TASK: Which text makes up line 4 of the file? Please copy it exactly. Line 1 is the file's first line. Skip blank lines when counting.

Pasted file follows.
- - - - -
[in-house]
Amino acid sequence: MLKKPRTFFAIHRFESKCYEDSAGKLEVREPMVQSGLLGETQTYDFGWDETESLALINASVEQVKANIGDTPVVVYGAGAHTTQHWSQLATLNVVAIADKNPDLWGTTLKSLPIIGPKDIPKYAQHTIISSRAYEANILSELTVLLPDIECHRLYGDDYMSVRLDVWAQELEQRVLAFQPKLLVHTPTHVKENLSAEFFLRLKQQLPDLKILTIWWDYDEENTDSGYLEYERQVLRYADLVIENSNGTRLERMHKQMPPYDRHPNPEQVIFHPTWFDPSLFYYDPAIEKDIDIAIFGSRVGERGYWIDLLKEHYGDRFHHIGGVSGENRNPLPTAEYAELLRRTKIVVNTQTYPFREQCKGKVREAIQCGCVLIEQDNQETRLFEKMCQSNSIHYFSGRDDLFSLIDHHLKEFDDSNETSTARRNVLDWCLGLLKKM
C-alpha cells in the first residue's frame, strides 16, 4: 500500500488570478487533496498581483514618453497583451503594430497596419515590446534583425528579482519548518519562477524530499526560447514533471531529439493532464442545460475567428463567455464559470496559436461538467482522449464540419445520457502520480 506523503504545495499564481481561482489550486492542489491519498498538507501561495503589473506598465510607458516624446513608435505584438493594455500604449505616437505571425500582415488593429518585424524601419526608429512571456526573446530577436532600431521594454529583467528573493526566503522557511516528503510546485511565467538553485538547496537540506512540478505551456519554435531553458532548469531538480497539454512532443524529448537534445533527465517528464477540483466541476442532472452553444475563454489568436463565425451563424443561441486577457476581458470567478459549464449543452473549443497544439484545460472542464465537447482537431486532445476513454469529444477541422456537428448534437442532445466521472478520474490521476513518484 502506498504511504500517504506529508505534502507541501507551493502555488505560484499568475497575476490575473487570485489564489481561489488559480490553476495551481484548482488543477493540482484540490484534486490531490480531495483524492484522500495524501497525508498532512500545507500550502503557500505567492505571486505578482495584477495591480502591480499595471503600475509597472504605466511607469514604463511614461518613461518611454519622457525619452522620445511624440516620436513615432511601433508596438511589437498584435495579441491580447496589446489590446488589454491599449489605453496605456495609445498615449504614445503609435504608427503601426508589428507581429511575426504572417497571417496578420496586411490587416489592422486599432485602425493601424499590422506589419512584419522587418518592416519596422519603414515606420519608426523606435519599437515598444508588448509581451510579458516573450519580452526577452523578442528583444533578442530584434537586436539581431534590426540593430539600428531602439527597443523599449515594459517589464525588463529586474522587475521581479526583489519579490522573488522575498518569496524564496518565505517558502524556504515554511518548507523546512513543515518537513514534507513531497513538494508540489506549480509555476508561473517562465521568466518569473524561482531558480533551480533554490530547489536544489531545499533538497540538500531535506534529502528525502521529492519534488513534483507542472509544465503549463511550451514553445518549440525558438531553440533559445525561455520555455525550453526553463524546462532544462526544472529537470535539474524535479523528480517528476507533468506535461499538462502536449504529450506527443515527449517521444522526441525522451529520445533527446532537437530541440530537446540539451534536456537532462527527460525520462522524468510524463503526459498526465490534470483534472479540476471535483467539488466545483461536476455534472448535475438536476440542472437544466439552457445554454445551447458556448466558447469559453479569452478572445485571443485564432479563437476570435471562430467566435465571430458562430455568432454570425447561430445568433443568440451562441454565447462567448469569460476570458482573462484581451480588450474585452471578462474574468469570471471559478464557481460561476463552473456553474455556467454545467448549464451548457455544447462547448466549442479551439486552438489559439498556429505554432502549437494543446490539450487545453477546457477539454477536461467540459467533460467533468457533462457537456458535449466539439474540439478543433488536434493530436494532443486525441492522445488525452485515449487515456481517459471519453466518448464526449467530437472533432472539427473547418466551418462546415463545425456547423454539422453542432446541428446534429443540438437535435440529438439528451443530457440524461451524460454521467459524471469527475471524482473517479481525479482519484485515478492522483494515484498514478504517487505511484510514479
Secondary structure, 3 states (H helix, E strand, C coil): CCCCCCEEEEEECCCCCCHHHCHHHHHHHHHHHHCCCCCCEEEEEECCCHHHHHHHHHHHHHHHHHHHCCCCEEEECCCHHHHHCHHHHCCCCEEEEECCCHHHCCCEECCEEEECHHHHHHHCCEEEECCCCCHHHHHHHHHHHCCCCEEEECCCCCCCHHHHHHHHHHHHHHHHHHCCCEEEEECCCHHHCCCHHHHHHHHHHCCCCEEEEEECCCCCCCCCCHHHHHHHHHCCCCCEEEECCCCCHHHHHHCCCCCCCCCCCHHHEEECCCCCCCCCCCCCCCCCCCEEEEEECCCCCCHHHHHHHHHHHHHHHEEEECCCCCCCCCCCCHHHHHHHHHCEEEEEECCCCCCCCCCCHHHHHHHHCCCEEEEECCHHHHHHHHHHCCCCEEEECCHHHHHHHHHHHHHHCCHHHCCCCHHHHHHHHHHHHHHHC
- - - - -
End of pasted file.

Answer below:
Secondary structure, 3 states (H helix, E strand, C coil): CCCCCCEEEEEECCCCCCHHHCHHHHHHHHHHHHCCCCCCEEEEEECCCHHHHHHHHHHHHHHHHHHHCCCCEEEECCCHHHHHCHHHHCCCCEEEEECCCHHHCCCEECCEEEECHHHHHHHCCEEEECCCCCHHHHHHHHHHHCCCCEEEECCCCCCCHHHHHHHHHHHHHHHHHHCCCEEEEECCCHHHCCCHHHHHHHHHHCCCCEEEEEECCCCCCCCCCHHHHHHHHHCCCCCEEEECCCCCHHHHHHCCCCCCCCCCCHHHEEECCCCCCCCCCCCCCCCCCCEEEEEECCCCCCHHHHHHHHHHHHHHHEEEECCCCCCCCCCCCHHHHHHHHHCEEEEEECCCCCCCCCCCHHHHHHHHCCCEEEEECCHHHHHHHHHHCCCCEEEECCHHHHHHHHHHHHHHCCHHHCCCCHHHHHHHHHHHHHHHC